Did debate deliver vision for jobs in Hampton Roads?October 14th, 2009 at 3:31 pm by Kay Young under Politics
Democrat Creigh Deeds and Republican Bob McDonnell both used their latest debate Monday night, to tell Virginians they’ll be the best man for the job – of creating jobs.
I watched the debate in Norfolk with a handful of AARP members.
Before the event got started a 60 year old woman, Ann Florence made it very clear that she’s sick of bickering she sees in televised campaign ads. Florence told me,
“I can’t decide who I want to vote for because neither one of them sounds like something that will help with the situation – unemployment which I’m part of.”
Florence has been out of work for 18 months. She said she wanted to hear more about opportunities for her. After the debate I asked her if she heard what she needed to hear.
“No, not from either of them. They talked about other areas, but nothing for here in [Hampton Roads,]” Florence said.
What did the candidates say? I took a second listen to the debate, so you can decide.
In response to a question from a Lynchburg resident who wanted to know about high-tech jobs for central and southern (or Southside) Virginia similar to those in Northern Virginia:
DEEDS: “I said on the day I announced I was running for this office and I said again, the night I was nominated that I’m running for governor to create opportunity, prosperity, and hope in every part of Virginia… To take high-tech jobs to places the Danville, Lynchburg We’ve got to make sure the smartest workforce in the world. We need to invest in transportation and higher education. We’ve got to also make sure we put broadband internet in every part of the state.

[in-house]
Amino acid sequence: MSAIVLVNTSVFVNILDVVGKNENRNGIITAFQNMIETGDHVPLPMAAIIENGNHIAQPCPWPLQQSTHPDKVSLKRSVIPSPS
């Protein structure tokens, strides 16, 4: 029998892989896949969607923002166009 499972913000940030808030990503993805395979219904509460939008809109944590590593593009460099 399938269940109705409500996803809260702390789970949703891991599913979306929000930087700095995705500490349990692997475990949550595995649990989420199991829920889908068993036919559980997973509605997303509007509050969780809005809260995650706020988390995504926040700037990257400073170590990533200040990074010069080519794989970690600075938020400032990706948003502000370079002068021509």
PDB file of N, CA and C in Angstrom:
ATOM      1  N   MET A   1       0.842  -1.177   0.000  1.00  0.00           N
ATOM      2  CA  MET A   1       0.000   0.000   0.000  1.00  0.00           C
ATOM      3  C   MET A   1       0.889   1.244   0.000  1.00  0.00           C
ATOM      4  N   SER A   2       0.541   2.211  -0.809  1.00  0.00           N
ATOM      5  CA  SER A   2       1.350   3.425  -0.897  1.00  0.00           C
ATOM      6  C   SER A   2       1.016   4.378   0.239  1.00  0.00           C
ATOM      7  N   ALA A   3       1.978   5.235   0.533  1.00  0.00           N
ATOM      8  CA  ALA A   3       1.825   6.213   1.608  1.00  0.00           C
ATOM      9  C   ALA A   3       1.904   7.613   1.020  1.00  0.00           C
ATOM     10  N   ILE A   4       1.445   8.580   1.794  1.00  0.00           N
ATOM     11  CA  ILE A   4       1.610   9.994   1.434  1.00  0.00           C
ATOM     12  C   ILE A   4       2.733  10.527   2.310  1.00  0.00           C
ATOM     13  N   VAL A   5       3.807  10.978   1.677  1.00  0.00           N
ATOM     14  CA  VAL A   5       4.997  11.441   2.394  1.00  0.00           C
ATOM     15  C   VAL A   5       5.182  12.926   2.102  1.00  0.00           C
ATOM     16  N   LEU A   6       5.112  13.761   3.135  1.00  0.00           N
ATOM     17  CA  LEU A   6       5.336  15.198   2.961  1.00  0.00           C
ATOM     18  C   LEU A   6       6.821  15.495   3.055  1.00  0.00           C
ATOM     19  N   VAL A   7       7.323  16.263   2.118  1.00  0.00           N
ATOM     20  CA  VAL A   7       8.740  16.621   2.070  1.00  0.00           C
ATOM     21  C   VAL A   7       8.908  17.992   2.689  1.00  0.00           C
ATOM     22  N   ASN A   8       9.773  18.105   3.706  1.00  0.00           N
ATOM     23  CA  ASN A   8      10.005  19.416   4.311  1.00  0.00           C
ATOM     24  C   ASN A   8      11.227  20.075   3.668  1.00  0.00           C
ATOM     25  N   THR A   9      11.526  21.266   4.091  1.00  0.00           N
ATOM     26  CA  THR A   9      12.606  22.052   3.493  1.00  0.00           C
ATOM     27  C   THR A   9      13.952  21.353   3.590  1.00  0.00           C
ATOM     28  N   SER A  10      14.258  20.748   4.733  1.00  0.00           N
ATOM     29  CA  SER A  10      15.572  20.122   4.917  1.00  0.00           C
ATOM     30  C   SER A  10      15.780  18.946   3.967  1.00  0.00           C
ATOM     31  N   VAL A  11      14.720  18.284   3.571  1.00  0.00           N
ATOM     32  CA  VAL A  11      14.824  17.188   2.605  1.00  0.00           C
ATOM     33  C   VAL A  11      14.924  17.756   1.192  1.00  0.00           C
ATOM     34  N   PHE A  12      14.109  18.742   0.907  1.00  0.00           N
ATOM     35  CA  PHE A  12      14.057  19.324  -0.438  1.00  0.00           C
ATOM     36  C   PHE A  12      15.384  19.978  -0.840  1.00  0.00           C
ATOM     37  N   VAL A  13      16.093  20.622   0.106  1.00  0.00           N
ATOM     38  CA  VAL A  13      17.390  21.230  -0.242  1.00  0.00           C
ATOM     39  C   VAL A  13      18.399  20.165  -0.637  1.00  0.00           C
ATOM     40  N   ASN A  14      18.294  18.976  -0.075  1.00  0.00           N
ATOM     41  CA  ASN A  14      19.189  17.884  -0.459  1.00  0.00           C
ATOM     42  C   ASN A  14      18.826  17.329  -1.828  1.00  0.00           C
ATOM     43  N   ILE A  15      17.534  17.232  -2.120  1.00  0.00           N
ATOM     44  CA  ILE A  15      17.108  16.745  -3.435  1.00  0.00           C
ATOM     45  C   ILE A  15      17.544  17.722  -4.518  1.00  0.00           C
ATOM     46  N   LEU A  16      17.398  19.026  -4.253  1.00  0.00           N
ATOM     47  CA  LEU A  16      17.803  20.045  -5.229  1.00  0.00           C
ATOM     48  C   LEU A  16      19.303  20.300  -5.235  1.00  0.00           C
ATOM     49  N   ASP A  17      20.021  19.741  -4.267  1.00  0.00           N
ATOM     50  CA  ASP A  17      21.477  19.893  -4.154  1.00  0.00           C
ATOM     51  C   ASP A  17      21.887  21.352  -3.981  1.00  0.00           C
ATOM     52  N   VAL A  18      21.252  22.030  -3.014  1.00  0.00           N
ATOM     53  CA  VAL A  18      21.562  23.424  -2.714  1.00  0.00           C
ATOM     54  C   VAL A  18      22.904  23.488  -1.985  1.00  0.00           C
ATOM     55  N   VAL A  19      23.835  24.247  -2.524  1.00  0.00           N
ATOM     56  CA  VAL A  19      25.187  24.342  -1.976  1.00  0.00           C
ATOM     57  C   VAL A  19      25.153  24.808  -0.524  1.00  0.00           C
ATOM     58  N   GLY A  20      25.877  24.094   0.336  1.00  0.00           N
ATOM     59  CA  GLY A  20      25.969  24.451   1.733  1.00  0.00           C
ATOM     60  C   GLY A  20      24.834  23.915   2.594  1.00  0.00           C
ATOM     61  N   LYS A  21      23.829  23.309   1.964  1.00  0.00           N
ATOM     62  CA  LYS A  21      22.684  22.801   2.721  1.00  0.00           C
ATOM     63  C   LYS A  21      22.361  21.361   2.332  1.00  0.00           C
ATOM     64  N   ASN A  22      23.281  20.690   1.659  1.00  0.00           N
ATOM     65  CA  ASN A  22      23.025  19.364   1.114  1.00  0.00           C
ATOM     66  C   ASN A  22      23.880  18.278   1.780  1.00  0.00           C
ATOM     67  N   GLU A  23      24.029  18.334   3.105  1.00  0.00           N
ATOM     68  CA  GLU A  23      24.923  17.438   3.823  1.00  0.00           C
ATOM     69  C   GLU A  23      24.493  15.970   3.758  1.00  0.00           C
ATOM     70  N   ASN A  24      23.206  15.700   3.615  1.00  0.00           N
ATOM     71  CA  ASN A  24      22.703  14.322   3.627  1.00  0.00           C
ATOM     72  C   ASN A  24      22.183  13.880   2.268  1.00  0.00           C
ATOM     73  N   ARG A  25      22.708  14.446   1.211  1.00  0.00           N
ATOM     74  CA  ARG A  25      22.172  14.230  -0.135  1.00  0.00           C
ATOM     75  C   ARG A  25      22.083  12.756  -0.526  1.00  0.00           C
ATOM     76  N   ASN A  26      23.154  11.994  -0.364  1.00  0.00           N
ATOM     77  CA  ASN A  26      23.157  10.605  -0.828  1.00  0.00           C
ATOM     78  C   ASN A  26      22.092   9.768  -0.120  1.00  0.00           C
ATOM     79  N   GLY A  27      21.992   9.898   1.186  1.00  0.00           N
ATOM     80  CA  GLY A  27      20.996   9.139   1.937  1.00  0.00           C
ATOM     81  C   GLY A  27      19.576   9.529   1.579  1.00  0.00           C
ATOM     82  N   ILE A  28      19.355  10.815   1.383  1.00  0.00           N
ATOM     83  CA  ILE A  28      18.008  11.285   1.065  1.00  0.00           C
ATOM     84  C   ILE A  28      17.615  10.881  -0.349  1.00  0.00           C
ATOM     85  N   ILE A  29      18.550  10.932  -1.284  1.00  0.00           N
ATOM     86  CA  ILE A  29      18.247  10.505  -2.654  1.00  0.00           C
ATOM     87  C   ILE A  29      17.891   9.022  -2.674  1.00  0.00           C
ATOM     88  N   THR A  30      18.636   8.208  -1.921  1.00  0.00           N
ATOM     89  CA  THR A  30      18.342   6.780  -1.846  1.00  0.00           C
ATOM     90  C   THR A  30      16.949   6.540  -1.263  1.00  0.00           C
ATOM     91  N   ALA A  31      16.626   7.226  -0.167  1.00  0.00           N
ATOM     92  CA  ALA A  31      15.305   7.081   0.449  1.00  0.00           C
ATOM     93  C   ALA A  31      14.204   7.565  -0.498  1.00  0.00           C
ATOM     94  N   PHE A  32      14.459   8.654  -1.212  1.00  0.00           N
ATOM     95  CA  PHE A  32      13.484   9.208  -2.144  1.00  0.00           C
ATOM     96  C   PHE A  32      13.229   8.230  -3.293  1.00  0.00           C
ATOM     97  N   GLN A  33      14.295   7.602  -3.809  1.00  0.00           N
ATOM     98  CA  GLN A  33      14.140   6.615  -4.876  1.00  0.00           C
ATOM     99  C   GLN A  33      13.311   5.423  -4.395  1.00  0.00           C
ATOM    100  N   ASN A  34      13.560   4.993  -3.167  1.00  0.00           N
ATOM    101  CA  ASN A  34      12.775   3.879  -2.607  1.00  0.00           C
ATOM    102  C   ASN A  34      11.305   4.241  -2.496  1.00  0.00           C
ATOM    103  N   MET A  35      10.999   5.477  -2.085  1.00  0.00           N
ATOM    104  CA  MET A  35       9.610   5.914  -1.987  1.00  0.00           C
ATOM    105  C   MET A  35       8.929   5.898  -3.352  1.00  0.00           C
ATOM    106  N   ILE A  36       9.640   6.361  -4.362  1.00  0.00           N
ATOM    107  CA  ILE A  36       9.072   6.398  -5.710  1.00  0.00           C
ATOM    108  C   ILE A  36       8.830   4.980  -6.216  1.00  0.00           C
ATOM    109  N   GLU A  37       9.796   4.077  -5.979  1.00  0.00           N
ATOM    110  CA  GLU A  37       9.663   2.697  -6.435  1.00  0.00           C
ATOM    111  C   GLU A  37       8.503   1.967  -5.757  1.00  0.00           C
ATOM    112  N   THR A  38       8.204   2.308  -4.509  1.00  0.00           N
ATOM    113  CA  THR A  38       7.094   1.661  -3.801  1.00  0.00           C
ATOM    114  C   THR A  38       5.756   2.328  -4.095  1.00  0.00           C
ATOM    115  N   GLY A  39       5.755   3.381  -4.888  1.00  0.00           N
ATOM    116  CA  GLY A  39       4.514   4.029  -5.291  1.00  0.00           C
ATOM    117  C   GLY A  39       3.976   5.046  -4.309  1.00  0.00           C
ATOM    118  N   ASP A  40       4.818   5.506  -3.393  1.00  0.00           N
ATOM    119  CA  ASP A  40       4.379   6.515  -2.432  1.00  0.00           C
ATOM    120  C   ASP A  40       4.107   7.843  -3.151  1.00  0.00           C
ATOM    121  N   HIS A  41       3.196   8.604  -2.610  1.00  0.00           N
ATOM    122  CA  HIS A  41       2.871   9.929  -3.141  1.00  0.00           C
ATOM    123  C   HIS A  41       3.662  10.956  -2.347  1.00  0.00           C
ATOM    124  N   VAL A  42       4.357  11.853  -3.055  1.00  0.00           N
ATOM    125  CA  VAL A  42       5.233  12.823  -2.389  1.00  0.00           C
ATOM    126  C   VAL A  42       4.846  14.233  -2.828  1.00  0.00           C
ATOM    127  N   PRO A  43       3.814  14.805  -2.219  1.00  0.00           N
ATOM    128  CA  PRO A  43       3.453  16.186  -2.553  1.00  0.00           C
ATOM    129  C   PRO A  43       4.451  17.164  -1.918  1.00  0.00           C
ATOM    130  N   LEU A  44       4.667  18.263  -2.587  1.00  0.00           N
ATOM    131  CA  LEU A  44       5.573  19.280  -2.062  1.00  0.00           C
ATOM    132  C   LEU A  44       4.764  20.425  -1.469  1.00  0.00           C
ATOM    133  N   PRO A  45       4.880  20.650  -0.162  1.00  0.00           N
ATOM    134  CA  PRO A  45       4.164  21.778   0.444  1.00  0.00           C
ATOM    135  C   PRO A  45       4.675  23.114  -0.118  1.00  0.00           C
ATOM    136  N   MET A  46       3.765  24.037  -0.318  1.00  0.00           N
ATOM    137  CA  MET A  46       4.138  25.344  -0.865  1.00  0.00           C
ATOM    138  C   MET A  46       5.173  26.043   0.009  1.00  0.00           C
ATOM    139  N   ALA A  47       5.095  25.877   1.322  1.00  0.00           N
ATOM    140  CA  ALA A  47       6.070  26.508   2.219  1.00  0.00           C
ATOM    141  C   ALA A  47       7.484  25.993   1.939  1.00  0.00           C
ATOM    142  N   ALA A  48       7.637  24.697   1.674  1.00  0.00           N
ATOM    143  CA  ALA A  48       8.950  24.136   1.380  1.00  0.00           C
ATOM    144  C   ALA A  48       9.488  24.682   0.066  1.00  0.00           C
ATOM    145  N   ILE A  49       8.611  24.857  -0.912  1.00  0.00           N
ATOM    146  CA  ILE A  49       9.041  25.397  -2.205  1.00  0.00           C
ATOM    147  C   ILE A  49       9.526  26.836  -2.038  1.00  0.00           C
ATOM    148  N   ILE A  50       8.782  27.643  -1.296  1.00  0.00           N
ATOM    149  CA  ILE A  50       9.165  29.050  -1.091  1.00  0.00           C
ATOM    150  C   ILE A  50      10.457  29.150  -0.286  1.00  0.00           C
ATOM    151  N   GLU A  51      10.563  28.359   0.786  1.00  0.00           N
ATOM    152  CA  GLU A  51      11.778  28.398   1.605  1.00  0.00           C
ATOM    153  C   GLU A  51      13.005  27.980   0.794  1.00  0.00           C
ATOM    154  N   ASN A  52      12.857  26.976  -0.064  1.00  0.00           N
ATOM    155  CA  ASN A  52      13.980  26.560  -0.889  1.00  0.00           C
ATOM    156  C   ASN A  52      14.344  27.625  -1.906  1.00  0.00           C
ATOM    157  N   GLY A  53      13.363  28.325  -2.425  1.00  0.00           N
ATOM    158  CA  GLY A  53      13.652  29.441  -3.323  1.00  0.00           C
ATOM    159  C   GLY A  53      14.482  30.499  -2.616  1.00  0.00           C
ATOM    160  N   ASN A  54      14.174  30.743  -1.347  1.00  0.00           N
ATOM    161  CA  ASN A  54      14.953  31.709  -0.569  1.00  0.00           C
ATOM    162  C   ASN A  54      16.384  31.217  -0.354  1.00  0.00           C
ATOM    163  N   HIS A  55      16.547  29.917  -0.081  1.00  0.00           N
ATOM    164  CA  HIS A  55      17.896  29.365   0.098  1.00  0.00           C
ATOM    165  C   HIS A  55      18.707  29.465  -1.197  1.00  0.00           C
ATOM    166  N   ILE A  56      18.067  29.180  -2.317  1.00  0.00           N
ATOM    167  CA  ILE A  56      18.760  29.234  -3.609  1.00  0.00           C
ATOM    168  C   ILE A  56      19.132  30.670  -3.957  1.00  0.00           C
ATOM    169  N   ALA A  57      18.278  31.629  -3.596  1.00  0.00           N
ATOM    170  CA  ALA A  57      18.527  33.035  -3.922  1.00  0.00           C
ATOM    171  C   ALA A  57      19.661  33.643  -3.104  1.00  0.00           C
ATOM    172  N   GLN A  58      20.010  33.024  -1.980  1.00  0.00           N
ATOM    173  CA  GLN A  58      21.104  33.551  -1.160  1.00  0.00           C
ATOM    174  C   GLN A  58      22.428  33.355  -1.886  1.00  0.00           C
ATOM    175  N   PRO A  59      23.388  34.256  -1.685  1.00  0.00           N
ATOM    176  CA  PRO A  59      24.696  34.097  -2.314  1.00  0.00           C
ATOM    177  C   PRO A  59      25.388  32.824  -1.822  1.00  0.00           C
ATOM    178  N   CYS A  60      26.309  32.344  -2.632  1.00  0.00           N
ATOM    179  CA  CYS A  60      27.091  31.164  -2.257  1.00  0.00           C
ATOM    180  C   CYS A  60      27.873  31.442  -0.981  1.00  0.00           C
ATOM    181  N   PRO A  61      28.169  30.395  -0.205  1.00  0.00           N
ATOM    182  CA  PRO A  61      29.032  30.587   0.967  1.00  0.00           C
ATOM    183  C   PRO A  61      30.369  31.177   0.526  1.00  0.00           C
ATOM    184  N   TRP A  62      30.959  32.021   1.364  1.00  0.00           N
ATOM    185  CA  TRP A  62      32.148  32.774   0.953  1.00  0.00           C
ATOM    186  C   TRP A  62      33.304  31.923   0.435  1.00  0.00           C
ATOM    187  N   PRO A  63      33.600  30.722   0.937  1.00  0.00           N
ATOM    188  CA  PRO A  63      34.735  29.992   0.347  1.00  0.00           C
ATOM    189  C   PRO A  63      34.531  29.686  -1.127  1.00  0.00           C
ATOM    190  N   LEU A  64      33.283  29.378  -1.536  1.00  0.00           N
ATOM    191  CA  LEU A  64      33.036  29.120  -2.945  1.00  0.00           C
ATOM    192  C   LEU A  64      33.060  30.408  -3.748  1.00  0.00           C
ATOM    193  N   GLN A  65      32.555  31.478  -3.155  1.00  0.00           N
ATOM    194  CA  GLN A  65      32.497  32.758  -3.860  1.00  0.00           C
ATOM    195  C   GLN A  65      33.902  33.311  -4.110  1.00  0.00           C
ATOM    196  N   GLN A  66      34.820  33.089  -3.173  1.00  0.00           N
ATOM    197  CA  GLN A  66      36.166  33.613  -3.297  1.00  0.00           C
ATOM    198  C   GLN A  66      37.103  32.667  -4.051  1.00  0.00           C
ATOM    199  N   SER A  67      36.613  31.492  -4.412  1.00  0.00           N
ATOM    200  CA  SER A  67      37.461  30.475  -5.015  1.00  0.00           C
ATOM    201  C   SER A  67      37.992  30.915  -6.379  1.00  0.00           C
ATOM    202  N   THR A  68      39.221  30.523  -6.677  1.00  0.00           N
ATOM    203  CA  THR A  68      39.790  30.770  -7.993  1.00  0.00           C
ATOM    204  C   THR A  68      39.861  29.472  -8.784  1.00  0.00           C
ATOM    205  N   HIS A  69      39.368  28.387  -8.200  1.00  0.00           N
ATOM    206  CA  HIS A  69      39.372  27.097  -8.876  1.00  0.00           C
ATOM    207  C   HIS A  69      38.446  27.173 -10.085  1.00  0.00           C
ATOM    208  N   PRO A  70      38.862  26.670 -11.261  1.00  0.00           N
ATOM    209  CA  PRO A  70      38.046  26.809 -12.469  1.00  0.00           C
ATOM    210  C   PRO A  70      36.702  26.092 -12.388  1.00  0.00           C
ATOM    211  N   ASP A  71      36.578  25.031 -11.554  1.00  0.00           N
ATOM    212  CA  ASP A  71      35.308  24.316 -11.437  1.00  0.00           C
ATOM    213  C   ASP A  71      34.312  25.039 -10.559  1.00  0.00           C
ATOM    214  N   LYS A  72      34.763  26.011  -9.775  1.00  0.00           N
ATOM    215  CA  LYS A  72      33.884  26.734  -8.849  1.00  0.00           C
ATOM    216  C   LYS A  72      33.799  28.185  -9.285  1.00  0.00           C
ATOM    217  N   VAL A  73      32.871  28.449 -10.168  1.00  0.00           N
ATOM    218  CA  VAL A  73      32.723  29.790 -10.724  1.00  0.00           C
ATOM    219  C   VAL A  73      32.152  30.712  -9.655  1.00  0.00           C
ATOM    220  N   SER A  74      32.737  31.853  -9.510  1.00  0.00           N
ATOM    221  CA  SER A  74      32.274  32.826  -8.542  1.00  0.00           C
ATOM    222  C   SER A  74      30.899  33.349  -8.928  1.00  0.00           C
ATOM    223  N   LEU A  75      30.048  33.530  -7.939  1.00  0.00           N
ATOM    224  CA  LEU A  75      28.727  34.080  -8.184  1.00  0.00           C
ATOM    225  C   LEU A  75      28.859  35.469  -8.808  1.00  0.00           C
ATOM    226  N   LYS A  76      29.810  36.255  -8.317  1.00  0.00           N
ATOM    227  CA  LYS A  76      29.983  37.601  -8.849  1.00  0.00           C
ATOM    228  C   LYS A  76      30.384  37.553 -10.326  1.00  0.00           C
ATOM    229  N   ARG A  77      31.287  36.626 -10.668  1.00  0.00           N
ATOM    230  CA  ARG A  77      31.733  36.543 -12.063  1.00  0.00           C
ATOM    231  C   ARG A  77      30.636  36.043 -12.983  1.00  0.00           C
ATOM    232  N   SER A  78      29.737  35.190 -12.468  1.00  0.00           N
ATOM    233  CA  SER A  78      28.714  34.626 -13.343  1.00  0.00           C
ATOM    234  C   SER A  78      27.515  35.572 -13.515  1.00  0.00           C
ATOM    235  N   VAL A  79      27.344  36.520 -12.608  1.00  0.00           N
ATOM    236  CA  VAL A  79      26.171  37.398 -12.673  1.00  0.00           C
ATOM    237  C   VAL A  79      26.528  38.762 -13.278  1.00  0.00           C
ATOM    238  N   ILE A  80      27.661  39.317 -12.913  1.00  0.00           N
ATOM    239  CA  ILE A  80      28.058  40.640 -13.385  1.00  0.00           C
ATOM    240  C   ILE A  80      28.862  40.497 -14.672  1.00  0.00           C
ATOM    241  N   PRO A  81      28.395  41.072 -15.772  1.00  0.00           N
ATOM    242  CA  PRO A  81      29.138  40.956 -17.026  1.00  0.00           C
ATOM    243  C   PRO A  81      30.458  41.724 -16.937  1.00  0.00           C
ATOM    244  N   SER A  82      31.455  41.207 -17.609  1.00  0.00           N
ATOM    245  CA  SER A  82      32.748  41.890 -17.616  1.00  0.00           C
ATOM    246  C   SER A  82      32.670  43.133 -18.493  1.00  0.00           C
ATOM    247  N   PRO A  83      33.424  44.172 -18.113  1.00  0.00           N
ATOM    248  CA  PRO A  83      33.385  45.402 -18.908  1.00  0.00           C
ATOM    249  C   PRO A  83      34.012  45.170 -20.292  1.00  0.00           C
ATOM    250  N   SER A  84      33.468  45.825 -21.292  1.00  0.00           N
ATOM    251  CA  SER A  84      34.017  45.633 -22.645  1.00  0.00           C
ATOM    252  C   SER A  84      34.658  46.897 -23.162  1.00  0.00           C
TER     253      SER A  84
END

MCDONNELL: “I visited Southside, the people are hurting there with double digit unemployment. We need more money from the tobacco commission to go into high tech areas. We need to promote things like the talapia farm in Southside the biodiesel production facility in Gretna…. Me or the Lt. Governor will be on ground every 30 days in Southside to make sure we are promoting high tech jobs that are necessary to help that region.”
In response to a question from a Richmond man about helping farmers in rural parts of Virginia
DEEDS: “I grew up on a farm. Bath County is one of the most rural areas of the state… At the state level we need to do a better job of marketing our products worldwide, so we can create a market for our larger producers to be able to sell their product worldwide, so we can make farming more profitable.”
MCDONNELL : “It’s critically important that we have an aggressive work by the Secretary of Agriculture to promote new Virginia markets all over the country and around the world for our great products… I’ve traveled around rural parts of state and outlined a detailed rural economic development plan to be able to help farmers.”
To be fair, none of the debate questions specifically talked about job creation or growth in Hampton Roads. However, I’ll point out that neither candidate volunteered a concrete solution for people like Ann Florence. The Virginia Employment Commission reports that 55,700 Virginians living in Hampton Roads are unemployed. Those hoping to make a decision for governor based on a ‘jobs plan’ for this region were seemingly left out in the debate.
Florence told me, “when I go for a job and there are 30 people looking for the same job, who’s getting to get it? Not me. I didn’t hear anything about that.”